Past music acquisitions make the Tencent deal look expensive. Vivendi bought BMG Music Publishing in 2006 for $2.09 billion at a pricey 19.6 EBITDA multiple; at 32x, the deal would have cost $3.3 billion. Private equity firm Terra Firma paid 18.5x EBITDA for EMI Music in 2007 — a leveraged buyout using cheap capital a moment before the Great Recession and during the music business’s 15-year downturn. At 32x, Terra Firma would have spent $8.2 billion. More recently, Warner Music Group paid 7x EBITDA for Parlophone Music Group in 2013, a time of optimism in streaming but continued revenue depression.
Universal won't appear as expensive next year. If the Tencent deal terms remain the same — 10% stake for $3.3 billion — the multiple will fall over time because UMG’s EBITDA will grow every year. If 2019 EBITDA improves by 15% — a plausible outcome given previous years’ gains — a Tencent investment would be 27x EBITDA. Even so, 27x is still high by music industry standards.
But UMG certainly isn’t overvalued when assessed using the same criteria applied to large, high-growth companies. Netflix currently trades at 67.8x EBITDA nine years after launching its streaming service. Amazon may be more than two decades old but the all-consuming e-commerce giant has a 70.7 price-to-earnings ratio and trades at 26x EBITDA. Vivendi is currently trading at a 24.8 price-to-earnings ratio. That said, a 32x EBITDA multiple is relatively high in other sectors. Information technology stocks have an average EBITDA multiple of 18.8, according to the latest data maintained by New York University professor Aswath Damodaran (of companies with a positive EBITDA).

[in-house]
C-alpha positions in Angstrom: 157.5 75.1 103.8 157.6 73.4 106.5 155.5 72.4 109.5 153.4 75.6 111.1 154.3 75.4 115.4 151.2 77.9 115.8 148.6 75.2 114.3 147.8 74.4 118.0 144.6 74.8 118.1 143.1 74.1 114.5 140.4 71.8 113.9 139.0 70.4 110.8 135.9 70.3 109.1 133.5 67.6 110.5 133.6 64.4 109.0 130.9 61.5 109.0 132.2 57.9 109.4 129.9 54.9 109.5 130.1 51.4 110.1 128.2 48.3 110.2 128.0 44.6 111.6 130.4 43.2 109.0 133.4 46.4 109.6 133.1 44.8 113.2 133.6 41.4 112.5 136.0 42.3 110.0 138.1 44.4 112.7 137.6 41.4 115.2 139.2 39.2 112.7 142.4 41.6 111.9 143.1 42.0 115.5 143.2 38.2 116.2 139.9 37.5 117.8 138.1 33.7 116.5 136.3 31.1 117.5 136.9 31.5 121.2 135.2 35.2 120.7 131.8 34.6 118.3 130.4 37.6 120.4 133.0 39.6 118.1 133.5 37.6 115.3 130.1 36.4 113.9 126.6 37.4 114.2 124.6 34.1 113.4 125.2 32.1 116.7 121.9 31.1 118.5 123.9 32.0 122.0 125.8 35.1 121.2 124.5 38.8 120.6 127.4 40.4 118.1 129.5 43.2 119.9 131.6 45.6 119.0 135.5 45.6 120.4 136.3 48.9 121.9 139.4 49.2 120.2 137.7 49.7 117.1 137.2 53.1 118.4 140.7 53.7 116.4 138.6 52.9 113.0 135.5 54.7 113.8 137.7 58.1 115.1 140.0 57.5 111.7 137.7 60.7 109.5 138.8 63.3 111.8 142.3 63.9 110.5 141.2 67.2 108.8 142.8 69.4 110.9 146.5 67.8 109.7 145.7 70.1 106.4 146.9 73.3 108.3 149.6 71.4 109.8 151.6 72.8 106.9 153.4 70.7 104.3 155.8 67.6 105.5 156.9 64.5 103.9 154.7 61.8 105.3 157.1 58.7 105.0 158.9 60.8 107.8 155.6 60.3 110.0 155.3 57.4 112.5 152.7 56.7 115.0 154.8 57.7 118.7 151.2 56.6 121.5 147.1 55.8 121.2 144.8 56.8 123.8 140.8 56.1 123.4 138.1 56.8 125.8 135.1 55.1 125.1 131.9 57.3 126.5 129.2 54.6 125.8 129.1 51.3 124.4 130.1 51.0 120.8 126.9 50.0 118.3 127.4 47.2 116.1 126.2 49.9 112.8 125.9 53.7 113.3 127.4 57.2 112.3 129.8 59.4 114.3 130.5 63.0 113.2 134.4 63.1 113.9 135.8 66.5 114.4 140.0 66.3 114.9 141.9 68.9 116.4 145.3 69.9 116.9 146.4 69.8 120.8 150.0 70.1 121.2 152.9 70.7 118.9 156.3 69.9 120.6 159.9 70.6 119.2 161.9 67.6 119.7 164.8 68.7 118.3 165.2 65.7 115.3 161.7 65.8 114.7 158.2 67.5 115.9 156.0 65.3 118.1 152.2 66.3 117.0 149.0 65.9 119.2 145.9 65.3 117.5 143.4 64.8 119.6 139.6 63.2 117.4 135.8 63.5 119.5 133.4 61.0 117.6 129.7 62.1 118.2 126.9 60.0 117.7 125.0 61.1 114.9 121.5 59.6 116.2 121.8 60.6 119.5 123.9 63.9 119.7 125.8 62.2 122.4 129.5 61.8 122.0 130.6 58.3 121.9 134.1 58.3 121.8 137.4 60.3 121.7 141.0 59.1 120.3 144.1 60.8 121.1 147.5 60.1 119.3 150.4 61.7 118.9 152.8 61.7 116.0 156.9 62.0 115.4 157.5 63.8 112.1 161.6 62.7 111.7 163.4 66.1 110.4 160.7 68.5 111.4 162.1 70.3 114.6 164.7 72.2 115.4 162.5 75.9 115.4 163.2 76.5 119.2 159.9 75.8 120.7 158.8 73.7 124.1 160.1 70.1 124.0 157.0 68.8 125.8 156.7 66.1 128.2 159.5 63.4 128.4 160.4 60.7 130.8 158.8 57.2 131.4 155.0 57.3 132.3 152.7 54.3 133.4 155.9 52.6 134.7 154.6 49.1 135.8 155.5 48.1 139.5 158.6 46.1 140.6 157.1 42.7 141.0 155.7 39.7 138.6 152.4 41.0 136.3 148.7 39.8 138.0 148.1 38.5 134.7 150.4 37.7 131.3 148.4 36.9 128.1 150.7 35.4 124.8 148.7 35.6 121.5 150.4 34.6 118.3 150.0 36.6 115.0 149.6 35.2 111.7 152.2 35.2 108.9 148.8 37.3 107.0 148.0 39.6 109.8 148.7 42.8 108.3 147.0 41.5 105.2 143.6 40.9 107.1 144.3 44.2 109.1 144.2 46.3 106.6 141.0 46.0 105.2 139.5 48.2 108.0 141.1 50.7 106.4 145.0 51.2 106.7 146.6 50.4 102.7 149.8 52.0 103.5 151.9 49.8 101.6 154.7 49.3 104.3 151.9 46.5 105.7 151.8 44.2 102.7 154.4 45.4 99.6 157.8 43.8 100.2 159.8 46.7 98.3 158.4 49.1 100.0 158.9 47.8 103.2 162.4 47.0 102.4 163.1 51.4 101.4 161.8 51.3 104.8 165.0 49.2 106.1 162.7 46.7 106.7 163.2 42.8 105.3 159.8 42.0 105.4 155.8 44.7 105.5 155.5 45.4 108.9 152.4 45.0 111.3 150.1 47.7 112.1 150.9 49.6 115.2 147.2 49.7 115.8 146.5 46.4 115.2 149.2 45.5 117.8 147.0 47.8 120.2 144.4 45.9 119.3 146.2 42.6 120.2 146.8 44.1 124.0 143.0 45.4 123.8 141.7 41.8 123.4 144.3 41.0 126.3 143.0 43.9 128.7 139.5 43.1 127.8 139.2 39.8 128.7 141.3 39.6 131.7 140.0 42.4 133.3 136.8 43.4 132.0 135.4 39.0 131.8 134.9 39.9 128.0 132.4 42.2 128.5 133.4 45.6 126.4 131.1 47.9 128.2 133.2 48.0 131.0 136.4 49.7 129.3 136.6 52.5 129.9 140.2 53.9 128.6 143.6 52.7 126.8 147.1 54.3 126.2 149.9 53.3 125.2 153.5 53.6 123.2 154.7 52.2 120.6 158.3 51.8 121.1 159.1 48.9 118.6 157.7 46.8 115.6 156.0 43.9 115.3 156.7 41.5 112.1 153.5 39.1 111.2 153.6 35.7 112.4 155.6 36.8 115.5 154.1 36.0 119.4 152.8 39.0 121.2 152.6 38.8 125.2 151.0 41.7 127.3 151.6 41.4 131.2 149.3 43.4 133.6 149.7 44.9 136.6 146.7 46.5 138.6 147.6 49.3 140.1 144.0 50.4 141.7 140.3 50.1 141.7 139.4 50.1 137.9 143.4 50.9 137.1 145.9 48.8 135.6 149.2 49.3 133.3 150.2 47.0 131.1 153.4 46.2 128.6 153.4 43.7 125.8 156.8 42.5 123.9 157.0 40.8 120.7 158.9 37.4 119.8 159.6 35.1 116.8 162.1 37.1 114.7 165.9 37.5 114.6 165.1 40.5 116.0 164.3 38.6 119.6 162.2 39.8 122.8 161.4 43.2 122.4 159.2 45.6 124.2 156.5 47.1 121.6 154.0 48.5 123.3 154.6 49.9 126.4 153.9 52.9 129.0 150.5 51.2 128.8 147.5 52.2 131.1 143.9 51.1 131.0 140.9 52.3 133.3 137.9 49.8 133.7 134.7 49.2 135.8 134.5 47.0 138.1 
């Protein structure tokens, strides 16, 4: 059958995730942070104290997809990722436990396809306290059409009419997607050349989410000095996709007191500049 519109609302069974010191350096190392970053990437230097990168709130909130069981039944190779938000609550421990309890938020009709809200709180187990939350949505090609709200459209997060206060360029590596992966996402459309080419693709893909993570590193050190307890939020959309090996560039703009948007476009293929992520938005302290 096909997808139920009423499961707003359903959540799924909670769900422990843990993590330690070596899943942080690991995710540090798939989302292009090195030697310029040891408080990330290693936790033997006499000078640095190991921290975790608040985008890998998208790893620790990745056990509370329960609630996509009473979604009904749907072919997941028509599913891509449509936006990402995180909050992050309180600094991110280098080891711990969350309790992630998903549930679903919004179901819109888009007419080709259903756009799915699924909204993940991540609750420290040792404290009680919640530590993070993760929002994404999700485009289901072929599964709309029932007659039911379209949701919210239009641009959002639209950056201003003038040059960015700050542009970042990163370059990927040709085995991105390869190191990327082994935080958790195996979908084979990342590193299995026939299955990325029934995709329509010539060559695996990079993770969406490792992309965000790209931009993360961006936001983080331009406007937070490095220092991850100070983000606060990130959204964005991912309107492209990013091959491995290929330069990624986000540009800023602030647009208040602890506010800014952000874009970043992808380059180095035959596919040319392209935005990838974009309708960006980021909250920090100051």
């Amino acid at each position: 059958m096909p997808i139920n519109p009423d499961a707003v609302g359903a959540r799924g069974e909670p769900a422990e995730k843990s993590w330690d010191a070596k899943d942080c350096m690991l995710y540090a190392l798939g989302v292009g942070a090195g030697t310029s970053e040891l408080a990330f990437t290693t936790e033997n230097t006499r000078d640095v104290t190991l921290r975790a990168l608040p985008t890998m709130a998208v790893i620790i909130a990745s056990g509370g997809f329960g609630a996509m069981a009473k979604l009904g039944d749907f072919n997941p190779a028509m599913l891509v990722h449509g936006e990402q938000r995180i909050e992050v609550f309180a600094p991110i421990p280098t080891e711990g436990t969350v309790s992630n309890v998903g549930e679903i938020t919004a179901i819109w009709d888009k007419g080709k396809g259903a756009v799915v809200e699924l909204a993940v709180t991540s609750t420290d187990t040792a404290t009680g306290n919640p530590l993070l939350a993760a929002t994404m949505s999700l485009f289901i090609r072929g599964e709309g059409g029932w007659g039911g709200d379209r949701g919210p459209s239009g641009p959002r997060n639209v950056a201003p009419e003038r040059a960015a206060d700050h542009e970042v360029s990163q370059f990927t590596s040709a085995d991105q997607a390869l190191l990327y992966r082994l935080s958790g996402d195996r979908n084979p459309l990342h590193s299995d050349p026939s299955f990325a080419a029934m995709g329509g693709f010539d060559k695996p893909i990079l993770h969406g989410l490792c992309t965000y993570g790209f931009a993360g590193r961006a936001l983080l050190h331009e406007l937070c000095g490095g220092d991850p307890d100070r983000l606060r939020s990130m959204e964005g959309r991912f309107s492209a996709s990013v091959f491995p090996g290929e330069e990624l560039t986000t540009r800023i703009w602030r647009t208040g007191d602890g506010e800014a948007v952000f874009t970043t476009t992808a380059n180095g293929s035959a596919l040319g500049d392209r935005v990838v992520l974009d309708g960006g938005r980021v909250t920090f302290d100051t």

An investment at $33 billion would set a precedent for further investments. Vivendi has indicated its interest in selling up to half of Universal. It seems unlikely that Vivendi would sell the remaining 30 to 40 percent of Universal at a lower valuation. Vivendi has certainly made its case. It rejected an offer of $8.5 billion in 2013. Two years later, supervisory board chair Vincent Bollore turned down interest from Liberty Media chairman John Malone (who prefers undervalued companies). Vivendi chief executive Arnaud de Puytontaine indicated in 2017 that he believed UMG’s value topped $40 billion. He hesitated at first, saying “I wouldn’t put a number [on the value], but I think that number is higher than the highest one that is currently expressed by the markets,” he said at a Morgan Stanley conference in Spain. As Reuters recounted, the interviewer asked de Puytontaine if he thought UMG was worth more than $40 billion. “Yes,” he said. It seemed high at the time, but he wasn’t far off.
And if the stocks of companies like Netflix are any indication, the value of UMG and other big music prizes may still have further to climb.
Content companies may have received less respect than they deserved. Streaming companies' stocks — Netflix, Spotify and Tencent Media — are sagging on growth concerns. The chants of "music wants to be free" in the 2000s have been replaced by "content is king again" at the end of the 2010s.